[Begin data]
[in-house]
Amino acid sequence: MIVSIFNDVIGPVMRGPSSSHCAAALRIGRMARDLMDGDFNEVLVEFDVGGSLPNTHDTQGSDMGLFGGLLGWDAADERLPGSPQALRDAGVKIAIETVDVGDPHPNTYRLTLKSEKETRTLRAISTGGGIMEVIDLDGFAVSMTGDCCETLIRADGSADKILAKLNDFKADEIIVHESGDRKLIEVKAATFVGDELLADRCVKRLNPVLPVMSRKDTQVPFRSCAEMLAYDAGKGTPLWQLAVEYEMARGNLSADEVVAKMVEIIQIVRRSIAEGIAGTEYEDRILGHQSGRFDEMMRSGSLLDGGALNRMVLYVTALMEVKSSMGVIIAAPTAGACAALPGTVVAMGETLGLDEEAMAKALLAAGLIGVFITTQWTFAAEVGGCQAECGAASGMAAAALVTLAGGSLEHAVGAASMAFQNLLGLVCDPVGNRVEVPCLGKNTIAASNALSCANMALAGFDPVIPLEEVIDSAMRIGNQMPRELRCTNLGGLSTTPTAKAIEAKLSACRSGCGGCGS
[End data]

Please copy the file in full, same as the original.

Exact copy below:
[in-house]
Amino acid sequence: MIVSIFNDVIGPVMRGPSSSHCAAALRIGRMARDLMDGDFNEVLVEFDVGGSLPNTHDTQGSDMGLFGGLLGWDAADERLPGSPQALRDAGVKIAIETVDVGDPHPNTYRLTLKSEKETRTLRAISTGGGIMEVIDLDGFAVSMTGDCCETLIRADGSADKILAKLNDFKADEIIVHESGDRKLIEVKAATFVGDELLADRCVKRLNPVLPVMSRKDTQVPFRSCAEMLAYDAGKGTPLWQLAVEYEMARGNLSADEVVAKMVEIIQIVRRSIAEGIAGTEYEDRILGHQSGRFDEMMRSGSLLDGGALNRMVLYVTALMEVKSSMGVIIAAPTAGACAALPGTVVAMGETLGLDEEAMAKALLAAGLIGVFITTQWTFAAEVGGCQAECGAASGMAAAALVTLAGGSLEHAVGAASMAFQNLLGLVCDPVGNRVEVPCLGKNTIAASNALSCANMALAGFDPVIPLEEVIDSAMRIGNQMPRELRCTNLGGLSTTPTAKAIEAKLSACRSGCGGCGS